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High Court rules indefinite immigration detention unlawful

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The High Court of Australia has ruled that indefinite immigration detention is unlawful in the case of a man awaiting deportation.
The High Court has thrown out an appeal by an Iranian asylum seeker trying to avoid deportation.

The High Court of Australia has ruled that indefinite immigration detention is unlawful.

The result came from a case about the detention of a man awaiting deportation. The High Court ruled this is unlawful because there is “no real prospect” of his removal from Australia “in the reasonably foreseeable future”.

The decision, which overturns a 2004 High Court decision on a similar matter, has implications for Australia’s immigration detention system and may lead to the release of other detainees.

Migration law

Australia’s Migration Act requires authorities to detain any person who enters or tries to enter Australia without a valid visa.

The purpose of that detention is to hold people until they are either granted a visa or deported.

This law has been used to detain thousands of asylum seekers who tried to enter Australia by boat.

Laws passed in 2012 denied visas to asylum seekers who arrived by boat. Refugees were instead to be resettled in other countries.

At the time, those laws saw thousands placed in detention facilities. Today, many of those people have been resettled elsewhere, while others are living in the community on temporary visas awaiting resettlement.

However, roughly 1,000 people remain in Australian immigration detention (not all are asylum seekers). The Department of Home Affairs says over 90% of detainees have a criminal history.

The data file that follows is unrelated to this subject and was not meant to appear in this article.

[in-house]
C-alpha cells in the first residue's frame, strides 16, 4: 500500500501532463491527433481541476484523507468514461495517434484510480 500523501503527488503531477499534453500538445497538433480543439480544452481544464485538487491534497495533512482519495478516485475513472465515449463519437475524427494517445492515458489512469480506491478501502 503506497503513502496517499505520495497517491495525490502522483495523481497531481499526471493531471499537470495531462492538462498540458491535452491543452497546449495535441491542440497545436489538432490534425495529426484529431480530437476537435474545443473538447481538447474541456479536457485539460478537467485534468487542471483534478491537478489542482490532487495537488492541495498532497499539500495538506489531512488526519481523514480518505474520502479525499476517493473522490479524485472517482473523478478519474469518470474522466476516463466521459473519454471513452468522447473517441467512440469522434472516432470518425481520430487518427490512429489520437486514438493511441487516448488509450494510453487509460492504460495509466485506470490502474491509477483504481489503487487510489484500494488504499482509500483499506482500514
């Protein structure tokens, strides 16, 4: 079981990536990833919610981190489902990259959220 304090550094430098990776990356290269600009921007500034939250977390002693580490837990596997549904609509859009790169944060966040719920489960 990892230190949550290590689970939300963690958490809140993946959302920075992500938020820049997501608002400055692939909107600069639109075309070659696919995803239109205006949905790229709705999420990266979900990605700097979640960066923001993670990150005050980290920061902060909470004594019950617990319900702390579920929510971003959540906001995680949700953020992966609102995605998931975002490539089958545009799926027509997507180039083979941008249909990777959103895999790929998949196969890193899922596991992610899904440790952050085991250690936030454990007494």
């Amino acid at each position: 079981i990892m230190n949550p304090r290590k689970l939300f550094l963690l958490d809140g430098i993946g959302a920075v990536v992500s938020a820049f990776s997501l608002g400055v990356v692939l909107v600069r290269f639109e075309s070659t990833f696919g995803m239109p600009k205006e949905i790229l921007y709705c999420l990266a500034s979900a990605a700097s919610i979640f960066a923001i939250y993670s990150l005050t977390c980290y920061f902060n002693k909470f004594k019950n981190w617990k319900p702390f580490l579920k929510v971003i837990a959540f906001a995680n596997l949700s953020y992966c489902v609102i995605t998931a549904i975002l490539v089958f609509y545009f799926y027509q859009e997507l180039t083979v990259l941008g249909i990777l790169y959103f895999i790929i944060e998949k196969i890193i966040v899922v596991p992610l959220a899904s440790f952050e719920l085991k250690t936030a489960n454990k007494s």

The case

The case heard by the High Court this week related to a Rohingya man born in Myanmar, who was identified as ‘NZYQ’.

He arrived in Australia by boat in 2012 and was declared ‘stateless’ (meaning he has no citizenship).

NZYQ spent a short time in the community on a temporary visa, but in 2015 was charged and subsequently convicted on one count of child sexual abuse in Australia.

The conviction meant NZYQ’s application was refused, but he couldn’t return to Myanmar due to fear of persecution. The Rohingya people face a long history of persecution by successive governments in Myanmar.

A deal for him to be deported to another country was not secured, which meant Australia was authorised to detain NZYQ indefinitely.

The arguments

Lawyers for NZYQ argued his detention was unlawful for two main reasons.

The first was that the Migration Act which authorised his detention was based on the assumption that there was a realistic possibility of NZYQ being released. The second was that indefinite detainment in these circumstances should be a matter for the courts, not the Government, to decide.

Chief Justice Stephen Gageler rejected the first argument but agreed with the second, and ordered NZYQ’s immediate release.

Implications

Government lawyers argued against NZYQ’s release. They contested the arguments made about the Migration Act. They also argued the decision would cause “considerable practical difficulties and uncertainties” for others in immigration and undermine the Government’s “right to determine who is to be admitted into the Australian community and who is refused”.

Government lawyers told the High Court up to 92 people in detention due to “character concerns” may be impacted by the decision.

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